Inside and outside

As in the gasoline Smart, there's little storage space in the cabin: two door bins, a glovebox so small it wouldn't hold a CD jewel case, and a small tray to the left of the steering column.

The two round gauge pods sitting atop the dash hold the battery state-of-charge and the motor regeneration/power delivery gauges.

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Comments (20)
  1. Great to see an EV at that price point.

  2. And it pretty much counters the point that "EVs cost more than the comparable ICE cars" in this particular case...

  3. @Xiaolong: Well, not entirely. The base price of the electric Smart ($25,750) is slightly more than twice the price of the base gasoline version ($12,490).

    Because both cars are inexpensive, though, the impact of the $7,500 Federal income-tax credit and other state and local incentives is proportionately higher.

  4. Excellent! I always wished the Smart EVs were better.. and this one sounds just right with performance and price. (Especially since it outperforms the ICE version). Really like this!

  5. Why do we keep calling it 110V charge cord when it is actually 120V?

  6. I have never understood this. Sometimes I here 110, sometimes 115, sometimes 120. Maybe some can clarify.

  7. ** "hear" not "here", and "someone" not "some" sigh.

  8. I believe it is supposed to be 120V, but this is not a hard and fast thing. The voltage always varies somewhat and it may dip as low as 110V and still be fine -- a so-called brownout is about 80-90V. Then some devices start to not work, or not work well.

    For that matter, Level 2 charging is officially 240v, but again it varies sometimes and can be 220v without issues, if I understand correctly.


  9. Well, 120V is exactly half of 240V. Most of the US household are on the split phase of the 240V. Each house is usually wired for two 120V line completely out of phase by 180 degree, thus the 240V between them...

  10. It used be 110V. But it is currently rated 120V now.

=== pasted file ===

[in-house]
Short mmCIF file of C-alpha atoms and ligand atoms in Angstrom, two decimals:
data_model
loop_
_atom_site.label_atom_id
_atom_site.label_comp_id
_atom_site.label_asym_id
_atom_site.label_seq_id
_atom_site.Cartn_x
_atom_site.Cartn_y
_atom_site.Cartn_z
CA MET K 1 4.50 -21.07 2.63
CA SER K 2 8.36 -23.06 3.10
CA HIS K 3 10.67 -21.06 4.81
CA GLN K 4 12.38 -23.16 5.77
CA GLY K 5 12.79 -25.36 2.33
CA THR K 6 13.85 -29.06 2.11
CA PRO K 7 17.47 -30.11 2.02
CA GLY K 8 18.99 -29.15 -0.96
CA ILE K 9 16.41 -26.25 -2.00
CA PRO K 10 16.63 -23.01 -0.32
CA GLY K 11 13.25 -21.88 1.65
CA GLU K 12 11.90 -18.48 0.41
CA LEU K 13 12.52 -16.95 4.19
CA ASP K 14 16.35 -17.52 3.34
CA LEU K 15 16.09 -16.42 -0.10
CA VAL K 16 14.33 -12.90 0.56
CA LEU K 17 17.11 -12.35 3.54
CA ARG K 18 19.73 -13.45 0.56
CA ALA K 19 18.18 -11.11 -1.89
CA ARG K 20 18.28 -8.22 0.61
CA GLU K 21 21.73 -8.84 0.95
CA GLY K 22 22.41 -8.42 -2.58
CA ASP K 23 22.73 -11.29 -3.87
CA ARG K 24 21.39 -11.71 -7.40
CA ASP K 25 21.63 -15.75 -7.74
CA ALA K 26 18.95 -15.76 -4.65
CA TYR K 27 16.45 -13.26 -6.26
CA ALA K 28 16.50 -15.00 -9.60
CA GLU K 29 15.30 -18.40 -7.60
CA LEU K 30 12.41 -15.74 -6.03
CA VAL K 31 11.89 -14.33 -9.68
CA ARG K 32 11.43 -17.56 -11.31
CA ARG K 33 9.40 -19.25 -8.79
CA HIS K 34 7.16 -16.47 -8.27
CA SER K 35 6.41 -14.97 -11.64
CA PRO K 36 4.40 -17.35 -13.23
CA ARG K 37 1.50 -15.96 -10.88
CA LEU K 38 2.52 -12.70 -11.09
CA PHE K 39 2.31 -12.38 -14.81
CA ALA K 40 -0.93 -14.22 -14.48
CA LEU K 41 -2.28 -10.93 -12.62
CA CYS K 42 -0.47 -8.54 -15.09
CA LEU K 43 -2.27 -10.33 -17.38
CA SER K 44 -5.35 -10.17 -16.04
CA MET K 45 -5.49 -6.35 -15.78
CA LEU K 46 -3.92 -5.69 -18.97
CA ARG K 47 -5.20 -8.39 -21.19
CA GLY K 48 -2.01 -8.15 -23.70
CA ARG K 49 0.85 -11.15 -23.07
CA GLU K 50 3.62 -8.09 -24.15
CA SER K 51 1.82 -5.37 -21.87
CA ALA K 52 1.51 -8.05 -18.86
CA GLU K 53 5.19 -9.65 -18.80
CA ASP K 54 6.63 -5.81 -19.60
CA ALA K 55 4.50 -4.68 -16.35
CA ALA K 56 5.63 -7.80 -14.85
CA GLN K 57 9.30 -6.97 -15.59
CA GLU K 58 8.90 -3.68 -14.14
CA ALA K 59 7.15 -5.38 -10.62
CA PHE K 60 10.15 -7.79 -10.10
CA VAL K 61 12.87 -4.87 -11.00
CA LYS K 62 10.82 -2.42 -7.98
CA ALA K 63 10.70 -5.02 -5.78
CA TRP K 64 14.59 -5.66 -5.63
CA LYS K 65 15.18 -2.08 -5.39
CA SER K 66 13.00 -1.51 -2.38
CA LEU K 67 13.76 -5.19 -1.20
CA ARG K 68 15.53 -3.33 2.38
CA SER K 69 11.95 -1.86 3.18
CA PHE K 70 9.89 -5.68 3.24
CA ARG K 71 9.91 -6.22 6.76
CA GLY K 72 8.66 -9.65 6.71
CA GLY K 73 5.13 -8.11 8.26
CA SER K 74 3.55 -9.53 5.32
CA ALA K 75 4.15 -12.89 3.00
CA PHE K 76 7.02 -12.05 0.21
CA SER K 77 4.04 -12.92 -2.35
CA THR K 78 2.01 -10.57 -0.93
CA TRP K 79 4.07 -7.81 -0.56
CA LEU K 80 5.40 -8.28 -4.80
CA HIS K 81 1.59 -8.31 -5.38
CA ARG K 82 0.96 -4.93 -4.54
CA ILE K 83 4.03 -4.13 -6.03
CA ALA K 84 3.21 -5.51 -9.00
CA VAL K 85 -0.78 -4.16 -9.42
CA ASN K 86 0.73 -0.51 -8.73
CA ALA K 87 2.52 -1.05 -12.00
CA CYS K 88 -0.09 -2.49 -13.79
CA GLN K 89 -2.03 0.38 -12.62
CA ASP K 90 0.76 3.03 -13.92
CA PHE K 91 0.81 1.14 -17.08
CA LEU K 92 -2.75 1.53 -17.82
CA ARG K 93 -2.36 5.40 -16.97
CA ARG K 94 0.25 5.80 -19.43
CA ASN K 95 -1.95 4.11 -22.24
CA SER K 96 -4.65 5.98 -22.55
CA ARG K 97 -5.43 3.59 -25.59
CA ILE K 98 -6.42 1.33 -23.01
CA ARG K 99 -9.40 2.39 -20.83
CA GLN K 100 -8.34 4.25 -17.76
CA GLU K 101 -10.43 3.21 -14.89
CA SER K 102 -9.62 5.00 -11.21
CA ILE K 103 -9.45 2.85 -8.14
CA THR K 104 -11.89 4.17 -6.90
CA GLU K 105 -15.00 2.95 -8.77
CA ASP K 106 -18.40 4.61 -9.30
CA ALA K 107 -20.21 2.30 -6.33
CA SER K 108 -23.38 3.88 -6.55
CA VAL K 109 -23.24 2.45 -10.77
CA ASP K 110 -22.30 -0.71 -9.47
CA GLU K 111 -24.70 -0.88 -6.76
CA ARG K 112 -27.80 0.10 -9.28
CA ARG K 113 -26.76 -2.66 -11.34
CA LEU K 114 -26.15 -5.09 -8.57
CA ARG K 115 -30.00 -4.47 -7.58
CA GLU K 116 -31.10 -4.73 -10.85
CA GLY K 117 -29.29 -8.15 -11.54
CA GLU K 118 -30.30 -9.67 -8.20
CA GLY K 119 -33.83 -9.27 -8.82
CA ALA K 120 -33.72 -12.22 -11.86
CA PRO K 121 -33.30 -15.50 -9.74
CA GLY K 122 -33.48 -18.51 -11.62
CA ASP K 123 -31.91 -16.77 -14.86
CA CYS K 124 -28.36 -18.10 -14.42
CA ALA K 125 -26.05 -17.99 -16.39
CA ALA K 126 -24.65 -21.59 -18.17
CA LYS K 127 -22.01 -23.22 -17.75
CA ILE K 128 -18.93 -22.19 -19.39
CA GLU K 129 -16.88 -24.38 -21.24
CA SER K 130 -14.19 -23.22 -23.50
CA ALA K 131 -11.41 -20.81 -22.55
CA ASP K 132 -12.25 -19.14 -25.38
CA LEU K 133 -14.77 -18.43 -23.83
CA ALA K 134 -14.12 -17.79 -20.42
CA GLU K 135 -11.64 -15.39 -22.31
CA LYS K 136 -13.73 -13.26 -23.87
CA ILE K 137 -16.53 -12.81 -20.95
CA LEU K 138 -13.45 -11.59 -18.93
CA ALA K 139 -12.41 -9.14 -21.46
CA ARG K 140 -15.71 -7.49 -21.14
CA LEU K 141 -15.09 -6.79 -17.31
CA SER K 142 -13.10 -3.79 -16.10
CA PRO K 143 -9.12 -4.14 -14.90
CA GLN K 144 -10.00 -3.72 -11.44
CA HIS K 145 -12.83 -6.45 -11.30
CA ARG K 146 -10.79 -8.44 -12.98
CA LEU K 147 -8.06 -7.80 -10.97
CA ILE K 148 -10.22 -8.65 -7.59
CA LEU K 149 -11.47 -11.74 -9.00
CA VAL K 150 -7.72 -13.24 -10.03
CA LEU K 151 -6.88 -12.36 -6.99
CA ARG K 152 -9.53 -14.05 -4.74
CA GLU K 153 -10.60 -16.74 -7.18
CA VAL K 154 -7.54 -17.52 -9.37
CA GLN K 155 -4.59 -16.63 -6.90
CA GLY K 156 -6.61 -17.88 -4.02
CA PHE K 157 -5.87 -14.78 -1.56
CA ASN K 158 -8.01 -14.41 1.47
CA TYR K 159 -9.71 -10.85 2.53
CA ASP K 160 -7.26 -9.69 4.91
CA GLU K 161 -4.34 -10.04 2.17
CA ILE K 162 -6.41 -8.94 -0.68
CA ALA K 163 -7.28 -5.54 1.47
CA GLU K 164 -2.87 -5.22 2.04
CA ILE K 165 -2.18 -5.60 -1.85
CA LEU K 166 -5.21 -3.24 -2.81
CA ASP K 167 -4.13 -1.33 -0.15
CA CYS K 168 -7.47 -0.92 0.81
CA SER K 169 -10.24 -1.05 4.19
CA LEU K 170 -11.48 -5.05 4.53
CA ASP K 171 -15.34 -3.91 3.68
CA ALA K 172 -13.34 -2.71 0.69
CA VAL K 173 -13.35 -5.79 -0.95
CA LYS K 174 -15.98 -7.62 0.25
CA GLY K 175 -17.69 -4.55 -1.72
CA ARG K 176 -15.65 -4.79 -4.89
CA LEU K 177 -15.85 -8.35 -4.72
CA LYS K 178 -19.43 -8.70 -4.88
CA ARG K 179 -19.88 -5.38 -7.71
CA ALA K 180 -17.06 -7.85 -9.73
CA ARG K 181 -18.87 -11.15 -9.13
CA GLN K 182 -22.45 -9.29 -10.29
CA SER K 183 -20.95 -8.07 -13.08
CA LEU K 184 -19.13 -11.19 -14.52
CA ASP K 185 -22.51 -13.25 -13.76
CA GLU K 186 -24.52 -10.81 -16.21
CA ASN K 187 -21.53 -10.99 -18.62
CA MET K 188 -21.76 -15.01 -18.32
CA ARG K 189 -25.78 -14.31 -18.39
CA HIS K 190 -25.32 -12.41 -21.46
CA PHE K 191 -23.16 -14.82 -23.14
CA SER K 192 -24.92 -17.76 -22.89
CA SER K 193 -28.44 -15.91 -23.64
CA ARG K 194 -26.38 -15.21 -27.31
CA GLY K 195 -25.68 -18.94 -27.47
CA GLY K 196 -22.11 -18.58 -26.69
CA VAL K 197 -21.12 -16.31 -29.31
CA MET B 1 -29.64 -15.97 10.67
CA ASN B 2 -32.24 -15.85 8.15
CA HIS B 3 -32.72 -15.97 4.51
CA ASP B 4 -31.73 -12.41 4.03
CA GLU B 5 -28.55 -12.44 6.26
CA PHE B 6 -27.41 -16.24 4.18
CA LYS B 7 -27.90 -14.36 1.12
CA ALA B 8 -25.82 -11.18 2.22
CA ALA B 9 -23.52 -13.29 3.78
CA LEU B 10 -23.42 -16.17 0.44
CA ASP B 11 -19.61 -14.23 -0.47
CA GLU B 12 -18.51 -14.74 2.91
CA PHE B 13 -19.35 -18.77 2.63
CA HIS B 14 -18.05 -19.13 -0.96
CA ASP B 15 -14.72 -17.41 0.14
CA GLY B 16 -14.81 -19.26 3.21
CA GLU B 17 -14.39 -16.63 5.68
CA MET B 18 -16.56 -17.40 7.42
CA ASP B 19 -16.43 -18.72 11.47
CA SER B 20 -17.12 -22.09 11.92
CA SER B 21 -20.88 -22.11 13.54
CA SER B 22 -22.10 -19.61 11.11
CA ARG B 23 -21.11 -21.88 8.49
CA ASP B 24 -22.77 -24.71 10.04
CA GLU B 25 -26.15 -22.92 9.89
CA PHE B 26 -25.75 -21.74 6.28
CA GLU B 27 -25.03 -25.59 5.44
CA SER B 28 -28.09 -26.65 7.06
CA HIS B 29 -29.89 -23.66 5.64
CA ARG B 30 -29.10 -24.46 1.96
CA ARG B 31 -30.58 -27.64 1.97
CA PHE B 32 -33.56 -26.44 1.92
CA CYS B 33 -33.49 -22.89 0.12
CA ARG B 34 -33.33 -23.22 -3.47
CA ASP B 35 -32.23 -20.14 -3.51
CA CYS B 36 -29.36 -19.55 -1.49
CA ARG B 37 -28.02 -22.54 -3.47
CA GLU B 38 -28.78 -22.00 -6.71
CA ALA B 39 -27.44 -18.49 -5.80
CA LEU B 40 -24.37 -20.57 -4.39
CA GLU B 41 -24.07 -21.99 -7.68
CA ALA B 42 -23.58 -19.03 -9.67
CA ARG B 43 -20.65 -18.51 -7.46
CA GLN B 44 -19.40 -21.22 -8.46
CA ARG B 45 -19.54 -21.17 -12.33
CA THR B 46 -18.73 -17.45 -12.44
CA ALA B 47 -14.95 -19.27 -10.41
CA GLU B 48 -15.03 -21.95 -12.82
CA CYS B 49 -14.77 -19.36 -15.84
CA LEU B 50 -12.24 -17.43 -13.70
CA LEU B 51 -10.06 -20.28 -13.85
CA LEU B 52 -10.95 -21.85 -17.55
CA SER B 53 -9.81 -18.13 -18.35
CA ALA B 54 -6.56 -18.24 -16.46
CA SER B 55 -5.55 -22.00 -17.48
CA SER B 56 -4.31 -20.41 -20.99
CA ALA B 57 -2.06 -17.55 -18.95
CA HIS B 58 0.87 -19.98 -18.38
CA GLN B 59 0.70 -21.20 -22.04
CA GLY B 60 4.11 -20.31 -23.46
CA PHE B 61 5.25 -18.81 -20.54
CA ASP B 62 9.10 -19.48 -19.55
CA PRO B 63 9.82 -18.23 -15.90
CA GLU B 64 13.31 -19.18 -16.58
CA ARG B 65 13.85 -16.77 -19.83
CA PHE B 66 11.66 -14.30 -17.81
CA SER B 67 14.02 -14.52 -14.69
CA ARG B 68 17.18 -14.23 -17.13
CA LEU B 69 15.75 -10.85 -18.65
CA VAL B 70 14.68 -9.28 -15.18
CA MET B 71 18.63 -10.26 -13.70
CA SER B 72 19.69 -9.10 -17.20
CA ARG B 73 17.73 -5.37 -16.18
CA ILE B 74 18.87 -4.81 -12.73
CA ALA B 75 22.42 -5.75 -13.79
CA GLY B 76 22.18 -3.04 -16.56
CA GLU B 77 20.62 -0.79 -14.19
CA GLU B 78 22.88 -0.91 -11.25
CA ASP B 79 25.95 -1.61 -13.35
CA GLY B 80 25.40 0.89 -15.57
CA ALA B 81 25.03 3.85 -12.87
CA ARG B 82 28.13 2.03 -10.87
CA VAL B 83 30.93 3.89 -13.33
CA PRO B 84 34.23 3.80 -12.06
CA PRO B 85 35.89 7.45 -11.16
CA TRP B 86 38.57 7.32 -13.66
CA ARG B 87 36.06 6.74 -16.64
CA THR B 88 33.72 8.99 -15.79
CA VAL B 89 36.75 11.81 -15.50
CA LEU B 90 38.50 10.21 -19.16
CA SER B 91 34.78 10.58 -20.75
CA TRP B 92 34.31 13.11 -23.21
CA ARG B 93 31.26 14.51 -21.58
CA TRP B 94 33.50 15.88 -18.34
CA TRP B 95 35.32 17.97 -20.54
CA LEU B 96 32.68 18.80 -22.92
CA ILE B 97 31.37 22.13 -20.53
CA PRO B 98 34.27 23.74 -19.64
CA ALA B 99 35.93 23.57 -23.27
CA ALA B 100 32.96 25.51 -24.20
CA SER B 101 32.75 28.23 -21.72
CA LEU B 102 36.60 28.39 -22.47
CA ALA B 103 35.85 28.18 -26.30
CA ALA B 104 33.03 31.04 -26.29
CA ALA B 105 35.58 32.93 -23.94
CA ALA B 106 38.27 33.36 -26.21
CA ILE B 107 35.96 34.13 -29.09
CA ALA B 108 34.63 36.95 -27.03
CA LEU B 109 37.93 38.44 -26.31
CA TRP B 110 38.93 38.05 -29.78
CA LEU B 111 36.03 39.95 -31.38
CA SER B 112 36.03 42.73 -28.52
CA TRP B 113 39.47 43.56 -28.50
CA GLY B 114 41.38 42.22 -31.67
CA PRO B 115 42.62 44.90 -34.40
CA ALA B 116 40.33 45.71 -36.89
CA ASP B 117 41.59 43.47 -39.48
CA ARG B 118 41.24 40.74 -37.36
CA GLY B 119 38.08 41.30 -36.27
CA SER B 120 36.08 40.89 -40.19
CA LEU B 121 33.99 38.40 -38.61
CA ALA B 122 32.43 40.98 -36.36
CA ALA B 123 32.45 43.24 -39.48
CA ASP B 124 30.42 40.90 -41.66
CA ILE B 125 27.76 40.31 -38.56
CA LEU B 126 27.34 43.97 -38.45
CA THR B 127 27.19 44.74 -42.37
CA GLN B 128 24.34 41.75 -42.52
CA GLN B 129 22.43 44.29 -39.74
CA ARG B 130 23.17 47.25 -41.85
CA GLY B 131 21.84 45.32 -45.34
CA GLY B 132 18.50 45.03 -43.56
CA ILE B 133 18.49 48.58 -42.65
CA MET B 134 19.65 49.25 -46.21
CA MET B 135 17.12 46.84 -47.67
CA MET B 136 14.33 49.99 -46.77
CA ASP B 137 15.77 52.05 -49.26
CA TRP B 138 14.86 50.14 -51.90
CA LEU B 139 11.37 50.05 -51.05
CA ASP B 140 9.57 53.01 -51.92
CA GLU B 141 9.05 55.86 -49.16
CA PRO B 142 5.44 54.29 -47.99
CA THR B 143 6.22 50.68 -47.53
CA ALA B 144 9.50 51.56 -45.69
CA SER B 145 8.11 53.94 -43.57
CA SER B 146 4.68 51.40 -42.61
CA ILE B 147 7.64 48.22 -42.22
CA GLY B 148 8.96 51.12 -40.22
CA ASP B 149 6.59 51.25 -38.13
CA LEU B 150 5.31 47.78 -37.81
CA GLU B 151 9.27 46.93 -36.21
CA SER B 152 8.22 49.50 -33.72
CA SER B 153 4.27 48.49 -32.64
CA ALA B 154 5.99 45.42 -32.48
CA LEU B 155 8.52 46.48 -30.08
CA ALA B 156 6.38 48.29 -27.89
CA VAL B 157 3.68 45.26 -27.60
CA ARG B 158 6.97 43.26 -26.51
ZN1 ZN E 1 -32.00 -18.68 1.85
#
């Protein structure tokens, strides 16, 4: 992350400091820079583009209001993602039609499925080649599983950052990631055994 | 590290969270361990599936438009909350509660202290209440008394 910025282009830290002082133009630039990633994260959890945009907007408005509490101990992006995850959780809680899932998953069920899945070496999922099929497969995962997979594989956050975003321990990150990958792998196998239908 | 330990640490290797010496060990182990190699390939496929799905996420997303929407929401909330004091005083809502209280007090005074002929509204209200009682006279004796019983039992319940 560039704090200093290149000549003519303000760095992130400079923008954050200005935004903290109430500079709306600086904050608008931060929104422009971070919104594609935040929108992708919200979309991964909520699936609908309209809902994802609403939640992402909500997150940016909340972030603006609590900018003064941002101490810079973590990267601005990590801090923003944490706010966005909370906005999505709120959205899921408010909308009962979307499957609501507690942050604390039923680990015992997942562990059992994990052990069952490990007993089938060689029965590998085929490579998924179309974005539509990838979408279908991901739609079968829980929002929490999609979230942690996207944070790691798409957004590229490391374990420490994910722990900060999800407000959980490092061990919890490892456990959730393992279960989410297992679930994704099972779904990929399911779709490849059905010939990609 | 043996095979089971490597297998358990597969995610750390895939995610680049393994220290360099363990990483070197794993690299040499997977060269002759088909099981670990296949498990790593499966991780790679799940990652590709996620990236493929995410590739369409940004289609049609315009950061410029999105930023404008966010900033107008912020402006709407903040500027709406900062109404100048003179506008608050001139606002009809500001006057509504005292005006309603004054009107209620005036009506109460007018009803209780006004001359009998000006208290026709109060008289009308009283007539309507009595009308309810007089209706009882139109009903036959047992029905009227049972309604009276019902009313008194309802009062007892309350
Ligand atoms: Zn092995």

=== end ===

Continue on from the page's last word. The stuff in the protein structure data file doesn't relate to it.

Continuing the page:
Most of the voltage should be 120V +/- 5%.

  11. There are more comments in this thread
  12. about time manufacturers realized that all the bells and whistles are not necessary and that a lower price point is where EVs need to be at... at least a few of them anyway

  13. It is good that they persevered and kept improving the design. It would even better if Toyota had kept up the pressure of competition with their iQ EV. That car has the huge advantage of the 3rd real seat and front wheel drive.


  14. I believe that this Smart is the model that Tesla is providing the power train.

  15. @Dr. Bob: Nope, that was the previous (second) generation of electric Smart, known as the "Electric Drive" to differentiate it from the first-generation "Electric Vehicle".

    The cells for the lithium-ion battery in the ED3 are provided by Li-Tec Battery GmbH, a joint venture between Daimler and Evonik. The 17.6-kWh battery pack itself is built by Deutsche ACCUmotive, a different joint venture between Daimler and Evonik.

  16. I thought that Tesla worked with Daimler for the Mercedes EV?

  17. @Randy: It did, but that's a different car: the Mercedes-Benz B-Class Electric Drive, shown at last spring's NY Auto Show:


  18. They need to do better than a 3.3-kW onboard charger.

  19. I knew it was a 3.3kW. I was at a Smart dealer and they had no EVs in stock and was trying to get info and he didn't have much. I asked if it only had a 3kW on board charger and he tried to tell me about charging stations. After he told me the charging time I told him it is probably a 3kW charger. They should definitely provide a better on board charger option, but it shouldn't be standard. Keeping the price down is important.

  20. John, your energy consumption is less than 50% of what I get driving a Nissan Leaf. If you drive it like you stole it - you will get very limited range.
    BTW, CALSTART is sponsoring leg to extend CA's clean vehicle incentives through end of decade. NY will soon have incentives too.